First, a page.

2011-06-21 14:40:32,639 INFO org.apache.hadoop.hdfs.server.common.Storage: Upgrading image directory /path/to/nn_namespace_dir_bk.
           old LV = -18; old CTime = 0.
           new LV = -31; new CTime = 1308660032579
        2011-06-21 14:40:32,644 INFO org.apache.hadoop.hdfs.server.common.Storage: Image file of size 8447 saved in 0 seconds.
        2011-06-21 14:40:32,650 INFO org.apache.hadoop.hdfs.server.common.Storage: Upgrade of /path/to/nn_namespace_dir_bk is complete.
        2011-06-21 14:40:32,651 INFO org.apache.hadoop.hdfs.server.namenode.NameCache: initialized with 0 entries 0 lookups
        2011-06-21 14:40:32,652 INFO org.apache.hadoop.hdfs.server.namenode.FSNamesystem: Finished loading FSImage in 441 msecs
        2011-06-21 14:40:32,660 INFO org.apache.hadoop.hdfs.StateChange: STATE* Safe mode ON.
      
    • The NameNode upgrade process can take a while depending on how many files you have. You can follow the process by inspecting the NameNode logs, by running “hadoop dfsadmin -upgradeProgress status and/or by accessing the NameNode Web UI. Once the upgrade process has completed, the NameNode Web UI will show a message similar to Upgrade for version -31 has been completed. Upgrade is not finalized You will finalize the upgrade in a later step. Right now, the NameNode is in Safe Mode waiting for the DataNodes to connect.

      The NameNode is in Safe Mode waiting for the DataNodes to connect.

      An example status output of the upgradeProgress command at this stage:

        $ hadoop dfsadmin -upgradeProgress status
        Upgrade for version -31 has been completed.
        Upgrade is not finalized.
      
    • Optionally, save a complete listing of the new HDFS namespace to a local file:

        $ hadoop dfs -lsr / > dfs-v-new-lsr-0.log
      

      and compare it with dfs-v-old-lsr-1.log you created previously.

    • Start the HDFS cluster. Since the NameNode is already running, only the DataNodes and the SecondaryNameNode will actually be started.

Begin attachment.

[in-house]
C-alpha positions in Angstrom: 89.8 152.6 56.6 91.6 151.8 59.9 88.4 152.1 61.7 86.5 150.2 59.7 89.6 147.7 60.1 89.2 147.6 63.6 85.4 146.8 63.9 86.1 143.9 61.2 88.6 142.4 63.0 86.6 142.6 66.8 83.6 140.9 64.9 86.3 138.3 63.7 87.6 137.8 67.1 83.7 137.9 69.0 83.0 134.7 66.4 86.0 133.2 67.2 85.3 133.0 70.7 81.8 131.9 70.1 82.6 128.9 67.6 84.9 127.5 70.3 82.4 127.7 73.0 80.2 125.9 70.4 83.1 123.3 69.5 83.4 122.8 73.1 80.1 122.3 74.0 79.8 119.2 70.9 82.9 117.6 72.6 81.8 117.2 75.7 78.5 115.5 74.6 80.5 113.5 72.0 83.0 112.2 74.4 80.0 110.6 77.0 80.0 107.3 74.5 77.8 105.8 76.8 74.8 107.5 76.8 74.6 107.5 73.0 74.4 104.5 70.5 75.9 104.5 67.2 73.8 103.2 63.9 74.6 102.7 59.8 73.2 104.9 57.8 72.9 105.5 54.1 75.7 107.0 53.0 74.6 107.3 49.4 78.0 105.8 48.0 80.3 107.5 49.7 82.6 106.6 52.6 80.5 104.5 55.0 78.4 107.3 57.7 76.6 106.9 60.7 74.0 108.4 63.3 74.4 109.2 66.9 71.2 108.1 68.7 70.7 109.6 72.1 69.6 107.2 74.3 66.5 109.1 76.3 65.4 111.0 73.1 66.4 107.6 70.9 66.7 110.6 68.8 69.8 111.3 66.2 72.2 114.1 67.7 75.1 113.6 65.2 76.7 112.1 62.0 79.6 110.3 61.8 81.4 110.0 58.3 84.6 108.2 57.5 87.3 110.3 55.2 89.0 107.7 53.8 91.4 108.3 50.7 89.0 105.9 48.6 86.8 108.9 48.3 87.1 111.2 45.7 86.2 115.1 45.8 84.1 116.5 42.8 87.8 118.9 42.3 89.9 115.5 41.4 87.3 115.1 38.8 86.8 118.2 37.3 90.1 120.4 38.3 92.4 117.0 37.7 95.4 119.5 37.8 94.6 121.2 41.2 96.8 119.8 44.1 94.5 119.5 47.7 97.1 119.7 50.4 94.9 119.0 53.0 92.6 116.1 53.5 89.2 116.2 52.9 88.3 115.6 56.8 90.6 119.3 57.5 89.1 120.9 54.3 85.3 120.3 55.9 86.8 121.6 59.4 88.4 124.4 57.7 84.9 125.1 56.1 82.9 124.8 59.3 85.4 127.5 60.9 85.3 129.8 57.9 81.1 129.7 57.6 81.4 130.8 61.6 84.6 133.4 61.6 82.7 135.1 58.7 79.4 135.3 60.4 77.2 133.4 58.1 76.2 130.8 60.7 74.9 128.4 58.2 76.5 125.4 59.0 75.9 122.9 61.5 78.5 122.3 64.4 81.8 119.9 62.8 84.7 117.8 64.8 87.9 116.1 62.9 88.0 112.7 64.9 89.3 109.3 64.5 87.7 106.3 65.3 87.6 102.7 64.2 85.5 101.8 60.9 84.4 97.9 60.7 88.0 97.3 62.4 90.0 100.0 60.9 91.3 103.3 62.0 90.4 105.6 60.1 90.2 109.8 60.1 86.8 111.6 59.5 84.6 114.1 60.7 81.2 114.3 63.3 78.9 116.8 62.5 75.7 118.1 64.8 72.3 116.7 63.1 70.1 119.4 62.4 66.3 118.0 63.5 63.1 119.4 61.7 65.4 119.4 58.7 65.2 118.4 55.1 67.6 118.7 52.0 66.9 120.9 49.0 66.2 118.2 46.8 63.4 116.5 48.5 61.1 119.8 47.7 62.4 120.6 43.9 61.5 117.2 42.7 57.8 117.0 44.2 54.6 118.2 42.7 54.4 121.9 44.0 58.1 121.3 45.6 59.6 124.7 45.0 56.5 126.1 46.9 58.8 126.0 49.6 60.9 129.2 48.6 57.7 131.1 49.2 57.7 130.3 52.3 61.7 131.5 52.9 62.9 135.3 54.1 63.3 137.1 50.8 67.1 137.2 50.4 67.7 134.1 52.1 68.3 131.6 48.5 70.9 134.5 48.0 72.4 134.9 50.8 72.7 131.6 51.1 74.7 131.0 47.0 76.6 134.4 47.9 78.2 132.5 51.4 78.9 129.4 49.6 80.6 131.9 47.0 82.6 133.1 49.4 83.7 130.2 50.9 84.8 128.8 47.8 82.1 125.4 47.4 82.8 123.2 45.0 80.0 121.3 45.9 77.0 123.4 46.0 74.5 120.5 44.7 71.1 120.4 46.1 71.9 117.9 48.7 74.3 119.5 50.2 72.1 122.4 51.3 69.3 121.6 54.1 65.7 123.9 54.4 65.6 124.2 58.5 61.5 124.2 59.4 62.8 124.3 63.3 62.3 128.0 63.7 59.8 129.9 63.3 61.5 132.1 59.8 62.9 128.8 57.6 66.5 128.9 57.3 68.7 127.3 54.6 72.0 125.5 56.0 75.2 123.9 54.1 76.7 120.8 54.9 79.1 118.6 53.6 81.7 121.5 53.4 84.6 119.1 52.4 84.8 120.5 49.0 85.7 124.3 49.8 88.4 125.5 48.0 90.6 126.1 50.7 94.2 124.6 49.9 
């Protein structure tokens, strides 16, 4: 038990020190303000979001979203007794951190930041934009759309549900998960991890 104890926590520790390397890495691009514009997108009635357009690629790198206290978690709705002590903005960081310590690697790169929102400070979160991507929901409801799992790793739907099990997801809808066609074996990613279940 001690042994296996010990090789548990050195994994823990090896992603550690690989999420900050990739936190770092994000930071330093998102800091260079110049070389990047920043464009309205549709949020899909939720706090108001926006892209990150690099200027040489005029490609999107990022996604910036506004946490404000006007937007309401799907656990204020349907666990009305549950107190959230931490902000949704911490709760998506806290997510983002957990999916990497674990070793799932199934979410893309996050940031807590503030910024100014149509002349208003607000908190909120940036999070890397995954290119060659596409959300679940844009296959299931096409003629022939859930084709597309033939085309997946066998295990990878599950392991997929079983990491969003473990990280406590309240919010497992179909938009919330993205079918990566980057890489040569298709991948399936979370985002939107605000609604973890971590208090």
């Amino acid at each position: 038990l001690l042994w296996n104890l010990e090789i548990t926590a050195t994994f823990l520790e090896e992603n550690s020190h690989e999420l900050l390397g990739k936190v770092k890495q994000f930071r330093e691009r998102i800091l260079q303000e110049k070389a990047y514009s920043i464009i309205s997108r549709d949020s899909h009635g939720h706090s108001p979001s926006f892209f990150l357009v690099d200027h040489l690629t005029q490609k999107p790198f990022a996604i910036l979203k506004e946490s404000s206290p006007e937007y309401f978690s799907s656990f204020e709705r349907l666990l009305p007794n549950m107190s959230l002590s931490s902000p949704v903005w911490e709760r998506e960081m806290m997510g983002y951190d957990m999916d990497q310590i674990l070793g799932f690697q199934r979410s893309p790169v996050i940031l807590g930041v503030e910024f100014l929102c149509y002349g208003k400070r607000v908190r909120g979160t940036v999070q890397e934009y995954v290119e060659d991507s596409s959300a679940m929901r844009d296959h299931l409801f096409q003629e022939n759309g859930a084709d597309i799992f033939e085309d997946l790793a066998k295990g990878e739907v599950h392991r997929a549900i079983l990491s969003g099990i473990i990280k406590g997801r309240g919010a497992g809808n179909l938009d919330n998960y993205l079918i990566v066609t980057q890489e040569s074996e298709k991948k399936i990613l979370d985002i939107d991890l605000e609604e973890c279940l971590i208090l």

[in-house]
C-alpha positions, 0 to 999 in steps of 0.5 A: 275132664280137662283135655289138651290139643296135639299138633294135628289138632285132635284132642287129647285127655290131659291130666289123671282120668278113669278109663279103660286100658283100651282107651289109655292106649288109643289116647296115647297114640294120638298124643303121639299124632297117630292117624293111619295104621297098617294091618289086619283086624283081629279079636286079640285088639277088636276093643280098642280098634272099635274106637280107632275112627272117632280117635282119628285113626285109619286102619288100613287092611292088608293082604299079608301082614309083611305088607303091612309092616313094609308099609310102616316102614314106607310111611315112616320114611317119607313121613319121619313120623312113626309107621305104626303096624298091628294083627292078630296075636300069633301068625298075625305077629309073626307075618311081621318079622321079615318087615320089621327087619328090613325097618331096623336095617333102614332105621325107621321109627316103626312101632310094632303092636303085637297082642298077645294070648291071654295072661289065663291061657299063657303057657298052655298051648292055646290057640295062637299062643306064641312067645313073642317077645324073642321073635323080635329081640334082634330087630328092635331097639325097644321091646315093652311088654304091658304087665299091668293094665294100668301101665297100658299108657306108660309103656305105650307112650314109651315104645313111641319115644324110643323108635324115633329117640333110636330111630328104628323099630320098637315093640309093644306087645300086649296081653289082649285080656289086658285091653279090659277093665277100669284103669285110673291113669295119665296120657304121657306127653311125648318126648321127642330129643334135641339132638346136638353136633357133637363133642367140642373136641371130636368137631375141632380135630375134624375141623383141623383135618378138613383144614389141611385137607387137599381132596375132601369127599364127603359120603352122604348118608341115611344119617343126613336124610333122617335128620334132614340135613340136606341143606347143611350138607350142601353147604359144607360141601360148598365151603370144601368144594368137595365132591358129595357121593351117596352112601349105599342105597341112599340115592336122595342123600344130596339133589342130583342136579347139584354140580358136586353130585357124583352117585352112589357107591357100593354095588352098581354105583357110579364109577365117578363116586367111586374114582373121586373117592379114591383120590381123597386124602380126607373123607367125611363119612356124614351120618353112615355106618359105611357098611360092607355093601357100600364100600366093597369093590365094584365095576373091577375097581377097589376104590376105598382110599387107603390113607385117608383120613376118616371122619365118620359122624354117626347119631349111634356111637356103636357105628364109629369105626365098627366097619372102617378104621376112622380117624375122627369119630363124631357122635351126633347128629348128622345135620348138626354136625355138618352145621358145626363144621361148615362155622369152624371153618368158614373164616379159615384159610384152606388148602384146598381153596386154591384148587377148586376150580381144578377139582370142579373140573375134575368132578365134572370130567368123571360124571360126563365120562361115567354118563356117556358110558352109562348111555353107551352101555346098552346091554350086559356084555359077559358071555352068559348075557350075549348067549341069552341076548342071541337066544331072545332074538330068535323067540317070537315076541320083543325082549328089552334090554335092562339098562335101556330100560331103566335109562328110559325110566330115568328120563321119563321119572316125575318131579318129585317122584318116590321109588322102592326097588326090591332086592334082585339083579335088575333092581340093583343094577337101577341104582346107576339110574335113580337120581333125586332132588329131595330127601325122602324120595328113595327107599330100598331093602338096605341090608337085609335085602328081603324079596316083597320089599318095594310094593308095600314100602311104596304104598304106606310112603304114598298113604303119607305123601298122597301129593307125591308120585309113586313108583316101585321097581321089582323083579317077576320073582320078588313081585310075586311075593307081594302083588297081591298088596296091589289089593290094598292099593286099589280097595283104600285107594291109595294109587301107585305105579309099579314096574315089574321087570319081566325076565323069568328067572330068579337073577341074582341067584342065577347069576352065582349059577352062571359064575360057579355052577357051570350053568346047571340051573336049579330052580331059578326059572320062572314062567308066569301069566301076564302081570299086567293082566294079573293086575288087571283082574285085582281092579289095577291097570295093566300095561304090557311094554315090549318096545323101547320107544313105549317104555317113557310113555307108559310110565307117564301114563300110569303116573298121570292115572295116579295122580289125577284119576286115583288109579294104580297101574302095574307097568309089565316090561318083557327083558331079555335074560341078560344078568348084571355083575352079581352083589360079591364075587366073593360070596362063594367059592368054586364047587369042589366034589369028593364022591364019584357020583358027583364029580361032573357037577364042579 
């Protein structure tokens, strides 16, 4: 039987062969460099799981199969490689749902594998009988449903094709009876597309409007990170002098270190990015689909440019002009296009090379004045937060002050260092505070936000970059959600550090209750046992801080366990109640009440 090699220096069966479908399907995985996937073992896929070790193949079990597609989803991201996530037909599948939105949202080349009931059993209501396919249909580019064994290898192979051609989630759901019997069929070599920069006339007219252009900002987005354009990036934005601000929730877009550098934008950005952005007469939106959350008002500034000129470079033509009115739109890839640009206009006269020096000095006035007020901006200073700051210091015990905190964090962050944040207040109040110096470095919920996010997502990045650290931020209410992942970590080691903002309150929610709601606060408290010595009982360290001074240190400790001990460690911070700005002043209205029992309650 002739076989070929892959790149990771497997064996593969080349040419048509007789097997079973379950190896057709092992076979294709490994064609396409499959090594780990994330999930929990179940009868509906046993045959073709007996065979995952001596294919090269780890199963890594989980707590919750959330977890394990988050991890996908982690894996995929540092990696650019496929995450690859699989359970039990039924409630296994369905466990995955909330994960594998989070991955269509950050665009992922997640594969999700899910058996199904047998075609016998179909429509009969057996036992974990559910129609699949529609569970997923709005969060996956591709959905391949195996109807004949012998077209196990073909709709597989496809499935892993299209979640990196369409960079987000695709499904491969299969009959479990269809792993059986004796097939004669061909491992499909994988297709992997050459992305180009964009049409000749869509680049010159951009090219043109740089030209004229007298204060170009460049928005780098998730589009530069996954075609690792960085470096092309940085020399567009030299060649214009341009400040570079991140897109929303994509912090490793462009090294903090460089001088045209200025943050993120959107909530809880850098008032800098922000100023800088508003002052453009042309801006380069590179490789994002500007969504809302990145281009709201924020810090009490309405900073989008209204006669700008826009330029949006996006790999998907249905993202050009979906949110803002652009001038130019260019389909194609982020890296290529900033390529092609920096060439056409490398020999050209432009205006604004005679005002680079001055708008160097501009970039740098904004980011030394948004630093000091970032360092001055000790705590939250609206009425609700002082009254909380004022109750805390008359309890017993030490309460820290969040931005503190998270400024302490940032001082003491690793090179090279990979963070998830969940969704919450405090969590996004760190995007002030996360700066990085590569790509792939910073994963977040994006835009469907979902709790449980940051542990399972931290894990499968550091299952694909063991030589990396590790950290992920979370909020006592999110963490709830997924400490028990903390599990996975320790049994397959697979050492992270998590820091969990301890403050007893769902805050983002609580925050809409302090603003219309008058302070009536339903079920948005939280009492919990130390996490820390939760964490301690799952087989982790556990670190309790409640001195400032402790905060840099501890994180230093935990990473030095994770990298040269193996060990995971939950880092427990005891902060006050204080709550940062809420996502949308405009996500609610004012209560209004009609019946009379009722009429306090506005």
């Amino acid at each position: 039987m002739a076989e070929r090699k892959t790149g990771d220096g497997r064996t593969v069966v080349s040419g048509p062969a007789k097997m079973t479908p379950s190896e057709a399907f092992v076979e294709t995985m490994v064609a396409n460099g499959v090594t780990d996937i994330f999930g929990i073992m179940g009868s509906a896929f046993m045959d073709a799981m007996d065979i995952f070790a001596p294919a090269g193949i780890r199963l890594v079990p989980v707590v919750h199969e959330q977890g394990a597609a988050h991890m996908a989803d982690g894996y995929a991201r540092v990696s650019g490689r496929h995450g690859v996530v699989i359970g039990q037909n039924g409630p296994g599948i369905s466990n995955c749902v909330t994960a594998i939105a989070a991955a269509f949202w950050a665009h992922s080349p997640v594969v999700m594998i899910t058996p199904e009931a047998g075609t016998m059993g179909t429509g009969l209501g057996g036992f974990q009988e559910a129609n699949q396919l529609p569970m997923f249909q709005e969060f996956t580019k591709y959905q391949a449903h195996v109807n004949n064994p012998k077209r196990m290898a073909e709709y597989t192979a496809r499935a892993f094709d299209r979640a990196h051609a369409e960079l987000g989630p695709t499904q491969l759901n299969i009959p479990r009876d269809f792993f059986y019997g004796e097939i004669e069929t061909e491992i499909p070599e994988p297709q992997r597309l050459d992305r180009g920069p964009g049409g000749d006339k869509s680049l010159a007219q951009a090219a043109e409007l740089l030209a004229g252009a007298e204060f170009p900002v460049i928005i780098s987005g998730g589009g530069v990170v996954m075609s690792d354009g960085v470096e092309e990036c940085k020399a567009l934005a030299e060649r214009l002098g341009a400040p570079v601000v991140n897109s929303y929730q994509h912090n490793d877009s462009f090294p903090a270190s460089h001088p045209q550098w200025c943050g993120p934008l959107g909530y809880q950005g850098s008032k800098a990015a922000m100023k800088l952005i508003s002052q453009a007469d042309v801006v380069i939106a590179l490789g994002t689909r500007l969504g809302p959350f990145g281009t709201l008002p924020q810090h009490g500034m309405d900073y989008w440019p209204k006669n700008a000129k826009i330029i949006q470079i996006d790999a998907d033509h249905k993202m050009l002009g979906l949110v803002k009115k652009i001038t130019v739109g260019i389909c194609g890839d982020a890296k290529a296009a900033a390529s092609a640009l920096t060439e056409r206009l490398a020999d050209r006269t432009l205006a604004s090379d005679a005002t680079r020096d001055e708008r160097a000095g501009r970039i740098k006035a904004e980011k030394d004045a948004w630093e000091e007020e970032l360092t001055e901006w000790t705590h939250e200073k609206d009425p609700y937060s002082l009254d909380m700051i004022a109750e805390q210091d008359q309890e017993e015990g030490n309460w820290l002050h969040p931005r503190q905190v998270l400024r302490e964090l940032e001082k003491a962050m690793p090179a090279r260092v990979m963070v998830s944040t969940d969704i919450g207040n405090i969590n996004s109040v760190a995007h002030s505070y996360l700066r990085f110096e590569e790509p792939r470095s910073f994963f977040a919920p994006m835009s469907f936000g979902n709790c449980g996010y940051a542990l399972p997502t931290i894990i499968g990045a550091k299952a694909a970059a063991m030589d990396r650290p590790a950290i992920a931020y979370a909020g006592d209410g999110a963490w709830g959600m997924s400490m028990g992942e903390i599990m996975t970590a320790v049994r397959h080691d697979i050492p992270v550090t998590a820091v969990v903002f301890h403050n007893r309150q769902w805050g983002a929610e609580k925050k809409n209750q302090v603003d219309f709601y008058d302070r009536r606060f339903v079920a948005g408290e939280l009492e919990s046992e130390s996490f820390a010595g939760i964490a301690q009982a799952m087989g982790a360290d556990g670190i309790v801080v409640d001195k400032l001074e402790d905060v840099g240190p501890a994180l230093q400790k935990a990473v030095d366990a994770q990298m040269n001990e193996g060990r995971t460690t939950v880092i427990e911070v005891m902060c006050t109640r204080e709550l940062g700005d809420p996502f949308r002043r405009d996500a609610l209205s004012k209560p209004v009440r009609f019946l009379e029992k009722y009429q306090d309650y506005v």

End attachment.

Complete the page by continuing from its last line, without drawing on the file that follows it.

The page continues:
$ start-dfs.sh
      

      Note: You do not need to add the upgrade switch here because it is only passed to the NameNode anyways, and the NameNode has already been instructed to perform an upgrade.

      After your DataNodes have completed the upgrade process, you should see a message Safe mode will be turned off automatically in X seconds. in the NameNode Web UI. The NameNode should then automatically exit Safe Mode and HDFS will be in full operation. You can monitor the process via the NameNode Web UI and the NameNode/DataNode logs.

        # DataNode log file
        2011-06-21 14:50:56,103 INFO org.apache.hadoop.hdfs.server.common.Storage: Upgrading storage directory /app/hadoop/tmp/dfs/data.
           old LV = -18; old CTime = 0.
           new LV = -31; new CTime = 1308660032579
        2011-06-21 14:50:56,196 INFO org.apache.hadoop.hdfs.server.common.Storage: HardLinkStats: 1 Directories, including 0 Empty Directories, 0 single Link o
        perations, 1 multi-Link operations, linking 80 files, total 80 linkable files.  Also physically copied 1 other files.
        2011-06-21 14:50:56,196 INFO org.apache.hadoop.hdfs.server.common.Storage: Upgrade of /app/hadoop/tmp/dfs/data is complete.
      

      You can check the NameNode Web UI whether the NameNode has already exited Safe Mode (see screenshot below). Alternatively, you can run hadoop dfsadmin -safemode get.